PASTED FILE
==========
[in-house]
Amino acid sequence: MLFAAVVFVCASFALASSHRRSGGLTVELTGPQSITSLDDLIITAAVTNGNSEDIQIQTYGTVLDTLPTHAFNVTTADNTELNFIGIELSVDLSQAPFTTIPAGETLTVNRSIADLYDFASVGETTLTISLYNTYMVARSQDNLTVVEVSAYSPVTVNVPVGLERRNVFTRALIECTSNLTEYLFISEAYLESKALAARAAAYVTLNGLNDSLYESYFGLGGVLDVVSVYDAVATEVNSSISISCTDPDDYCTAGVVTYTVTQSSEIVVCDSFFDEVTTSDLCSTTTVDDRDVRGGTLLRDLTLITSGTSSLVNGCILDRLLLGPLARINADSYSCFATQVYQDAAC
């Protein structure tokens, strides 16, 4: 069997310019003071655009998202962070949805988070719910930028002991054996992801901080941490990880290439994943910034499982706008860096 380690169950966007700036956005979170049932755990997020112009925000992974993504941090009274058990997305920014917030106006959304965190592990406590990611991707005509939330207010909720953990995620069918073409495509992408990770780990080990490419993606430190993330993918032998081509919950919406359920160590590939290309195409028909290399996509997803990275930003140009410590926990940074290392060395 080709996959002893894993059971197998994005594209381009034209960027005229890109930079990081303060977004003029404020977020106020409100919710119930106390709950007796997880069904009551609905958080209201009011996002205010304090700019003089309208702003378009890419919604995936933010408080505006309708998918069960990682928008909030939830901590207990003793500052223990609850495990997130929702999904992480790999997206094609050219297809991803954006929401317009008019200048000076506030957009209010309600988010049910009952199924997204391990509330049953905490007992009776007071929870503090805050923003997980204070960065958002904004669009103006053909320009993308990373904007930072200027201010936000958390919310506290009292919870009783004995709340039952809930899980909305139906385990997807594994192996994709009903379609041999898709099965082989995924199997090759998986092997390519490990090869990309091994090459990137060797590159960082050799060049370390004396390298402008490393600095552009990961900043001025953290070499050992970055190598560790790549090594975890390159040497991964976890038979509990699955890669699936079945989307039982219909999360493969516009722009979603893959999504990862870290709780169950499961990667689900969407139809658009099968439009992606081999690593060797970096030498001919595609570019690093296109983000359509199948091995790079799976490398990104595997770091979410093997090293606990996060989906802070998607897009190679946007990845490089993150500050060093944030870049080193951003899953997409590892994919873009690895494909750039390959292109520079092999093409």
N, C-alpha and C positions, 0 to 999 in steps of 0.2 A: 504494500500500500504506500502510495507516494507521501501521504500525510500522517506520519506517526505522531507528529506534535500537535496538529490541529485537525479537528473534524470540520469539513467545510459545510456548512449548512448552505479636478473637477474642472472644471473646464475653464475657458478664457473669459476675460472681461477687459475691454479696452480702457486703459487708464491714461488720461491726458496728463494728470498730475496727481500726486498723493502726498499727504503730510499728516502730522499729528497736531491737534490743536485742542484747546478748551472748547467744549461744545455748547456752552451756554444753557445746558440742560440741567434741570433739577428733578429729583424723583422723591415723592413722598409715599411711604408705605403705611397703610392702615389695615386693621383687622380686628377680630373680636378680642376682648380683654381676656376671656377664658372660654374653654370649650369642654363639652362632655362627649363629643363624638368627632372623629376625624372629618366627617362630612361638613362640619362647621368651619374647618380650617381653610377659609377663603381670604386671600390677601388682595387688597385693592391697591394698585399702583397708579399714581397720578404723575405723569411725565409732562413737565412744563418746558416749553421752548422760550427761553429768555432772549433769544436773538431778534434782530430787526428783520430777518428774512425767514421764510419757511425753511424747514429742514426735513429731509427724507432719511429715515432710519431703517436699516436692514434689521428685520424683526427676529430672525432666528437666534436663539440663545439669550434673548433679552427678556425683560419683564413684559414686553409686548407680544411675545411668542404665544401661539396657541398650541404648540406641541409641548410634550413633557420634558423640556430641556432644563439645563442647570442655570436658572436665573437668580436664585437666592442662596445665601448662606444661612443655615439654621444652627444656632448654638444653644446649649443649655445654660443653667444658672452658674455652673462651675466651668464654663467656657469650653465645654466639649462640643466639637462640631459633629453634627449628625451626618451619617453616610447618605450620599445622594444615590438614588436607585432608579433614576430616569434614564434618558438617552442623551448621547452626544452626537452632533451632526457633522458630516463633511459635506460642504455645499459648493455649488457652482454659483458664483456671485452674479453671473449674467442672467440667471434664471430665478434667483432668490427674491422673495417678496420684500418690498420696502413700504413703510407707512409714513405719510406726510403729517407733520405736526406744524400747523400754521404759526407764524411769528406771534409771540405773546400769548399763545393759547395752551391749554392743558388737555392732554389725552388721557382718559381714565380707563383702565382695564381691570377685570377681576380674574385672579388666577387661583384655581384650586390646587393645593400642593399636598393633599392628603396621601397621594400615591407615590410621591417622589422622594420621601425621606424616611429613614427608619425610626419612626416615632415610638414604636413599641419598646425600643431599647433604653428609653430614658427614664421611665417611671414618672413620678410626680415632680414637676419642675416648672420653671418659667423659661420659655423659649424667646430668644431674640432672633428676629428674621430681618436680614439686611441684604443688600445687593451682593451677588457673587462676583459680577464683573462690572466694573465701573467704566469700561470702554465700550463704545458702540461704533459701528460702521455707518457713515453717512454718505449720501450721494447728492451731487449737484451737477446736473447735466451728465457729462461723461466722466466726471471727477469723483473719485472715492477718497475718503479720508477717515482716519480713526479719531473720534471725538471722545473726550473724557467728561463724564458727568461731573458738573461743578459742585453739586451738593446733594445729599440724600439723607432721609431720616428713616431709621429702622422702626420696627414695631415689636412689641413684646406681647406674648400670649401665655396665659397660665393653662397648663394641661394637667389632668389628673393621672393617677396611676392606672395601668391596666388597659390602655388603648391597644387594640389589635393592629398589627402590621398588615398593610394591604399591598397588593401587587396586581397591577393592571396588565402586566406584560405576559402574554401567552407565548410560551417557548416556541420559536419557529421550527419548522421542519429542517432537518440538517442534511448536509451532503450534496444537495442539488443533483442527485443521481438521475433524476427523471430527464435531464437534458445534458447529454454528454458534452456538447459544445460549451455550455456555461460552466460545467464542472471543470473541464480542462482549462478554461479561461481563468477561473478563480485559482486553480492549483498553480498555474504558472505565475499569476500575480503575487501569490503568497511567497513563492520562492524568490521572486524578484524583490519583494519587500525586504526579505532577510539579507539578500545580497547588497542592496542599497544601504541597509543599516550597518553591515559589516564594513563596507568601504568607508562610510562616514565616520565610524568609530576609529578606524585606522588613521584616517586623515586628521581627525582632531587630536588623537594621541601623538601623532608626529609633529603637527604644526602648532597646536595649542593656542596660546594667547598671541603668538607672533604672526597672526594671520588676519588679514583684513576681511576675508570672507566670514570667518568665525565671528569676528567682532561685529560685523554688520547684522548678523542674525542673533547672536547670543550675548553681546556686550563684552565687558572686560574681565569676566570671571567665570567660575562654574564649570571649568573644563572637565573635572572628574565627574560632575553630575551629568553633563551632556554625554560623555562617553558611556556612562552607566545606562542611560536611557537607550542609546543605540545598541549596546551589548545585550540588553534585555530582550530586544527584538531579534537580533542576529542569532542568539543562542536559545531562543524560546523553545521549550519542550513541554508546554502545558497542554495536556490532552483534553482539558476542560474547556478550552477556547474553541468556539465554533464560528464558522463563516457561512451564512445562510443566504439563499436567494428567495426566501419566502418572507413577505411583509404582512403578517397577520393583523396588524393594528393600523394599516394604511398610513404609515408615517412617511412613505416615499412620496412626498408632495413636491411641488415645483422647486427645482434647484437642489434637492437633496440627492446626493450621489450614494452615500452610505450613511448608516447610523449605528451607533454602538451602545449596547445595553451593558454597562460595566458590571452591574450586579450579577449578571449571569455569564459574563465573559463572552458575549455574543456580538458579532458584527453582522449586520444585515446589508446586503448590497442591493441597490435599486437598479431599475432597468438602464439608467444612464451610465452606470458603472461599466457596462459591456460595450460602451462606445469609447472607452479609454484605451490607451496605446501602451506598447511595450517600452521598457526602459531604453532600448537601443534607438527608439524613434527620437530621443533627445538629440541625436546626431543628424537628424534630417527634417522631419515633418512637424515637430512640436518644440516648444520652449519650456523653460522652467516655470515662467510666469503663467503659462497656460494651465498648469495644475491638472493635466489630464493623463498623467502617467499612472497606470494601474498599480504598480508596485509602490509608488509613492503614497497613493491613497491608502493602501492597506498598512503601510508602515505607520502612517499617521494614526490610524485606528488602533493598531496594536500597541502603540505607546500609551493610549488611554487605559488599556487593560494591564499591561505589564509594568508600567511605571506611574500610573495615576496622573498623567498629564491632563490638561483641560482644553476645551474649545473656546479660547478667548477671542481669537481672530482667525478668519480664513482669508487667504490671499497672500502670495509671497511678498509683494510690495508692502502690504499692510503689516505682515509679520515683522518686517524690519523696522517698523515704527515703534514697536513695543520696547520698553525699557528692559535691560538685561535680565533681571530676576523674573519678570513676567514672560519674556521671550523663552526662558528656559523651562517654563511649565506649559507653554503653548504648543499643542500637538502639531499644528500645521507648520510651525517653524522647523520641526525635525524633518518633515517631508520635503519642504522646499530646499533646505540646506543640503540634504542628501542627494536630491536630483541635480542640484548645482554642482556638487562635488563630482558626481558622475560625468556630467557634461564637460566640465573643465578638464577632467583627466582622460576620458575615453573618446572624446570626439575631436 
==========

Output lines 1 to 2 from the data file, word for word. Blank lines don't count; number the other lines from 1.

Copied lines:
[in-house]
Amino acid sequence: MLFAAVVFVCASFALASSHRRSGGLTVELTGPQSITSLDDLIITAAVTNGNSEDIQIQTYGTVLDTLPTHAFNVTTADNTELNFIGIELSVDLSQAPFTTIPAGETLTVNRSIADLYDFASVGETTLTISLYNTYMVARSQDNLTVVEVSAYSPVTVNVPVGLERRNVFTRALIECTSNLTEYLFISEAYLESKALAARAAAYVTLNGLNDSLYESYFGLGGVLDVVSVYDAVATEVNSSISISCTDPDDYCTAGVVTYTVTQSSEIVVCDSFFDEVTTSDLCSTTTVDDRDVRGGTLLRDLTLITSGTSSLVNGCILDRLLLGPLARINADSYSCFATQVYQDAAC